Storyboarding is not a new concept to many of us, but it seems out of any given group of digital artists, few of us have used the technique in personal video projects. Anyone that is familiar with the process knows it's a tool to improve or tighten up your project. Some of us may use it in a commercial context but hardly if ever in our private works.
Before we jump off into why we should be at least doing a rudimentary storyboard let's bring everyone else up to speed on what a storyboard is if you are new to this digital art thing.
Simply put, a storyboard is a visual roadmap that helps to shape the end result which saves everyone time, money, and gray hairs. It is a series of images that tell the story in a linear fashion. They are not the blueprint so much as they are the roadmap. A lot of things change over the course of a production and so the storyboard is either updated or at some points lapses into obsolescence as the project matures.
Now, this where I think a problem starts popping up and that is overcomplicating the storyboard process. There seems to be a fair amount of us out there that want to make the storyboard as authentic as the movie. I know that doesn't make sense when you read it like this and for good reason. The storyboard is not the final product, varies during production, and needs to be as fluid as possible at the beginning stages.
If you create a detailed storyboard then you have devoted almost as many resources to the storyboard as the movie it maps out. Even if you have a talented fine artist popping these things out as quickly as possible it can bottleneck production, drain resources, and hamper creativity.
It's hard to stay excitedly creative when your daily production slows down every so often because the storyboard has to catch up. Next thing you know you are either hiring more help or diverting internal resources that may be better used elsewhere. Nothing like signing on to do one thing and then being asked to do something completely different to tamp down enthusiasm.
A storyboard can be as simple as hand-drawn stick figures and still serve its purpose. Granted you will have to spend a bit more time captioning or labeling those images, but it shows actor and prop placement among other important aspects.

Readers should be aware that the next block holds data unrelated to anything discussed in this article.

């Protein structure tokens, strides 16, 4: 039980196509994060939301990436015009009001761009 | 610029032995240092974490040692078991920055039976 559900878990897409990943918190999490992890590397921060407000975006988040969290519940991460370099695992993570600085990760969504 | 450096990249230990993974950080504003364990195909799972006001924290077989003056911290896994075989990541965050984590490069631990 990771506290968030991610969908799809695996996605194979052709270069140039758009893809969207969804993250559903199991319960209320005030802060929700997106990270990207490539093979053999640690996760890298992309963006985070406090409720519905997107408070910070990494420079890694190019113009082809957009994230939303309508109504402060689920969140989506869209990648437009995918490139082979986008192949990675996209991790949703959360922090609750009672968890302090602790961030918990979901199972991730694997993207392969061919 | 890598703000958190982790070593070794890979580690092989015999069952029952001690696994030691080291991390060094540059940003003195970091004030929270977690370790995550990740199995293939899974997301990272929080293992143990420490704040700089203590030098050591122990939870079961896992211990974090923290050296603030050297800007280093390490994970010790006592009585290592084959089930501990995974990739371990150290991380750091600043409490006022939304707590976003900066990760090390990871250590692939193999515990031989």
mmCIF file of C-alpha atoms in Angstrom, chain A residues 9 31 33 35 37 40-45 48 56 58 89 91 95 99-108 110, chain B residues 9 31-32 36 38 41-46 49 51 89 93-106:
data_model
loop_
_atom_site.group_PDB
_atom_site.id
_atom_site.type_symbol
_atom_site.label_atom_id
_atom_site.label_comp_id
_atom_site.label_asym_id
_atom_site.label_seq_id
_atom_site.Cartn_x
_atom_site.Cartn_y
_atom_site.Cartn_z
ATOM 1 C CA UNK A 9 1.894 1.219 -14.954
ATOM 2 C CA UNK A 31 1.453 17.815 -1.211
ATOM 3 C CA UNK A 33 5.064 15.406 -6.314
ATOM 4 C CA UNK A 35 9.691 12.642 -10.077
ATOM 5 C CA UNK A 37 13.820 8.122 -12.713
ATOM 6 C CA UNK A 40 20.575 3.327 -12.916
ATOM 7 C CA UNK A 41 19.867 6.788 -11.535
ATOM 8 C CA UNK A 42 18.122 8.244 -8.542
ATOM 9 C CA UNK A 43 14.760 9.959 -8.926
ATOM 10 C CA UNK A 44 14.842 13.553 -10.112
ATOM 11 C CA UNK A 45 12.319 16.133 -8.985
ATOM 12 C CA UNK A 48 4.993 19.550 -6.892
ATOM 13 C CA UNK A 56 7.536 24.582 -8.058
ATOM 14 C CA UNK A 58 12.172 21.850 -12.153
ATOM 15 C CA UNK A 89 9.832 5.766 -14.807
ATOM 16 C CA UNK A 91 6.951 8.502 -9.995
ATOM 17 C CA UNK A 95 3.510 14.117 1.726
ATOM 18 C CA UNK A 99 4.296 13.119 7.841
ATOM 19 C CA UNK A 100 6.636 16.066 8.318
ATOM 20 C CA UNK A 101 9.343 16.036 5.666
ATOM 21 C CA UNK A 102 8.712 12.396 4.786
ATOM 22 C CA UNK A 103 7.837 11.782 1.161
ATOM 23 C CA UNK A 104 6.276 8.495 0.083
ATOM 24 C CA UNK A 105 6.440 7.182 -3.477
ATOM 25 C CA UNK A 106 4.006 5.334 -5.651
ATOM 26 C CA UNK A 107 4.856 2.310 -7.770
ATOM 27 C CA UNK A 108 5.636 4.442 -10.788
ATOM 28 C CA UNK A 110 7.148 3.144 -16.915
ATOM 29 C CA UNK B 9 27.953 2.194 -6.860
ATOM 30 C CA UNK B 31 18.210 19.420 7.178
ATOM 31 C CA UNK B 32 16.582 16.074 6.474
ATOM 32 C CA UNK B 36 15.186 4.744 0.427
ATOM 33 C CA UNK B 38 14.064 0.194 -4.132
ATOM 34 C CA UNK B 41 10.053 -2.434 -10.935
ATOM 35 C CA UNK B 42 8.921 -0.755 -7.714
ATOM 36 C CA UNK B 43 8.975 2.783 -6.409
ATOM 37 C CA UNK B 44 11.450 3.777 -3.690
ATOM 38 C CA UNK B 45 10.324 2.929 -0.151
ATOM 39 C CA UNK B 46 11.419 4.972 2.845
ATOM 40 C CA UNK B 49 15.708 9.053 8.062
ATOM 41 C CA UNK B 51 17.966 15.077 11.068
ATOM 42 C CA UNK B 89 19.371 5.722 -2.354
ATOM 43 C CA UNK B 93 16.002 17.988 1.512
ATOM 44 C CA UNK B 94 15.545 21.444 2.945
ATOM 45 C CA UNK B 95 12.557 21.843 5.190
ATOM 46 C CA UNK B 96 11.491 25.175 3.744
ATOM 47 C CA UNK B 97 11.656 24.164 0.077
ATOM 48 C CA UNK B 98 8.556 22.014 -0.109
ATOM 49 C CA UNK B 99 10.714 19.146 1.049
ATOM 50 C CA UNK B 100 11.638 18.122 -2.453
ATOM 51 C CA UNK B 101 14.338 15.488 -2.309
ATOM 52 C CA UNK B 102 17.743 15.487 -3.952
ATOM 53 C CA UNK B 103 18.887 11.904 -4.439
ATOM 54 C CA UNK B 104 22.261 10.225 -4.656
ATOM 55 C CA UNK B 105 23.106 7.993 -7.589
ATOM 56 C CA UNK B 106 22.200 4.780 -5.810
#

This being said, what is so important about story boarding?
Not only of the story but camera angle, narrative focus, and cinematic considerations. Even the ability to follow cut-aways, close-ups, and conversations to make sure they take the story forward and not muddy it. If, for example, you are following a conversation from a certain angle, cutting between actors, you want the camera to be from the same side so as to not confuse the viewer.
In terms of a live-action shoot, it's much better to find out that you have a real-world problem that prevents you from setting a camera up in a certain manner during the storyboard phase instead of in the field or on the sound stage with actors and crew on the clock.
These are just some of the technical aspects that a storyboard can improve. This doesn't even go into the story itself. The continuity of a storyline cannot be overstated. A storyboard can flush out plot holes and impossible scenes among other problems.
So, whether you are ham-handedly drawing out grade school level sketches on napkins or using a storyboard application, maybe even programs like Photoshop, iClone, Poser, or Daz Studio, try to find that sweet spot that conveys the purpose of the image without constructing the entire scene. Place your actors, block your shots then use the storyboard to fine-tune the production.
M.D. McCallum, aka WarLord, is an international award-winning commercial graphics artist, 3D animator, published author, project director, and webmaster with a freelance career that spans over 20 years. Now retired, M.D. is currently working part-time on writing and select character development projects. You can learn more about MD on his website.